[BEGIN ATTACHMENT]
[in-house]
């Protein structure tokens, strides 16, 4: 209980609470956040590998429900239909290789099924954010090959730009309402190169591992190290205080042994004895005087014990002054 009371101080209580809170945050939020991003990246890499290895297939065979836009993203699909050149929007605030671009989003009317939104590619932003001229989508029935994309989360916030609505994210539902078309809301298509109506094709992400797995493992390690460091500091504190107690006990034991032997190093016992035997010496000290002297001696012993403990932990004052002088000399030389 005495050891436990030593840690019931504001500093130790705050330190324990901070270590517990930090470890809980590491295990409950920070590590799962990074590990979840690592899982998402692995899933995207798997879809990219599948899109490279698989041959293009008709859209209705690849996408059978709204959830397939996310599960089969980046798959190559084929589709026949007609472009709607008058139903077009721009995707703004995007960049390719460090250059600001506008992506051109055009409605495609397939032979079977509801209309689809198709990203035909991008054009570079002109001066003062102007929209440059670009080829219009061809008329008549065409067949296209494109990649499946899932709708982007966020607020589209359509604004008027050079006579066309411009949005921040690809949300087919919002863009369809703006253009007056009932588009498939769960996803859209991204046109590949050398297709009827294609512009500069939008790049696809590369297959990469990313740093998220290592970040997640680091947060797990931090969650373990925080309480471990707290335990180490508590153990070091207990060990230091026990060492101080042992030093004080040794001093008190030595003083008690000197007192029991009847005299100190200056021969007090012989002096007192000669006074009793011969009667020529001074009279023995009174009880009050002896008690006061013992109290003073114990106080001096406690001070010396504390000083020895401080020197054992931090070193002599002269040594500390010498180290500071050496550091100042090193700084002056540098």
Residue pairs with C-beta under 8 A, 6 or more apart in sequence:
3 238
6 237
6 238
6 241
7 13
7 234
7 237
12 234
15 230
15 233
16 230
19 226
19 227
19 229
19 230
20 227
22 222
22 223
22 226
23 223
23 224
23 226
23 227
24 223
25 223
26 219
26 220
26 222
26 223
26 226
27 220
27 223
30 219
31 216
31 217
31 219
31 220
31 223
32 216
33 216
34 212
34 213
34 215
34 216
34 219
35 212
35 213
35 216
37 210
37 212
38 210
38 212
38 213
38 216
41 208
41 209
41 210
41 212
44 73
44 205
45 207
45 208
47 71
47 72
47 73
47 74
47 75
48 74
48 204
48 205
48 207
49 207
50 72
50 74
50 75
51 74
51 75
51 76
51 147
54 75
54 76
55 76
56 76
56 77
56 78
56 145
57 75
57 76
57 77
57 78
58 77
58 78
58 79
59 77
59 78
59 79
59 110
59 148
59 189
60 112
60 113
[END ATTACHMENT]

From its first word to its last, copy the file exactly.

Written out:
[in-house]
């Protein structure tokens, strides 16, 4: 209980609470956040590998429900239909290789099924954010090959730009309402190169591992190290205080042994004895005087014990002054 009371101080209580809170945050939020991003990246890499290895297939065979836009993203699909050149929007605030671009989003009317939104590619932003001229989508029935994309989360916030609505994210539902078309809301298509109506094709992400797995493992390690460091500091504190107690006990034991032997190093016992035997010496000290002297001696012993403990932990004052002088000399030389 005495050891436990030593840690019931504001500093130790705050330190324990901070270590517990930090470890809980590491295990409950920070590590799962990074590990979840690592899982998402692995899933995207798997879809990219599948899109490279698989041959293009008709859209209705690849996408059978709204959830397939996310599960089969980046798959190559084929589709026949007609472009709607008058139903077009721009995707703004995007960049390719460090250059600001506008992506051109055009409605495609397939032979079977509801209309689809198709990203035909991008054009570079002109001066003062102007929209440059670009080829219009061809008329008549065409067949296209494109990649499946899932709708982007966020607020589209359509604004008027050079006579066309411009949005921040690809949300087919919002863009369809703006253009007056009932588009498939769960996803859209991204046109590949050398297709009827294609512009500069939008790049696809590369297959990469990313740093998220290592970040997640680091947060797990931090969650373990925080309480471990707290335990180490508590153990070091207990060990230091026990060492101080042992030093004080040794001093008190030595003083008690000197007192029991009847005299100190200056021969007090012989002096007192000669006074009793011969009667020529001074009279023995009174009880009050002896008690006061013992109290003073114990106080001096406690001070010396504390000083020895401080020197054992931090070193002599002269040594500390010498180290500071050496550091100042090193700084002056540098």
Residue pairs with C-beta under 8 A, 6 or more apart in sequence:
3 238
6 237
6 238
6 241
7 13
7 234
7 237
12 234
15 230
15 233
16 230
19 226
19 227
19 229
19 230
20 227
22 222
22 223
22 226
23 223
23 224
23 226
23 227
24 223
25 223
26 219
26 220
26 222
26 223
26 226
27 220
27 223
30 219
31 216
31 217
31 219
31 220
31 223
32 216
33 216
34 212
34 213
34 215
34 216
34 219
35 212
35 213
35 216
37 210
37 212
38 210
38 212
38 213
38 216
41 208
41 209
41 210
41 212
44 73
44 205
45 207
45 208
47 71
47 72
47 73
47 74
47 75
48 74
48 204
48 205
48 207
49 207
50 72
50 74
50 75
51 74
51 75
51 76
51 147
54 75
54 76
55 76
56 76
56 77
56 78
56 145
57 75
57 76
57 77
57 78
58 77
58 78
58 79
59 77
59 78
59 79
59 110
59 148
59 189
60 112
60 113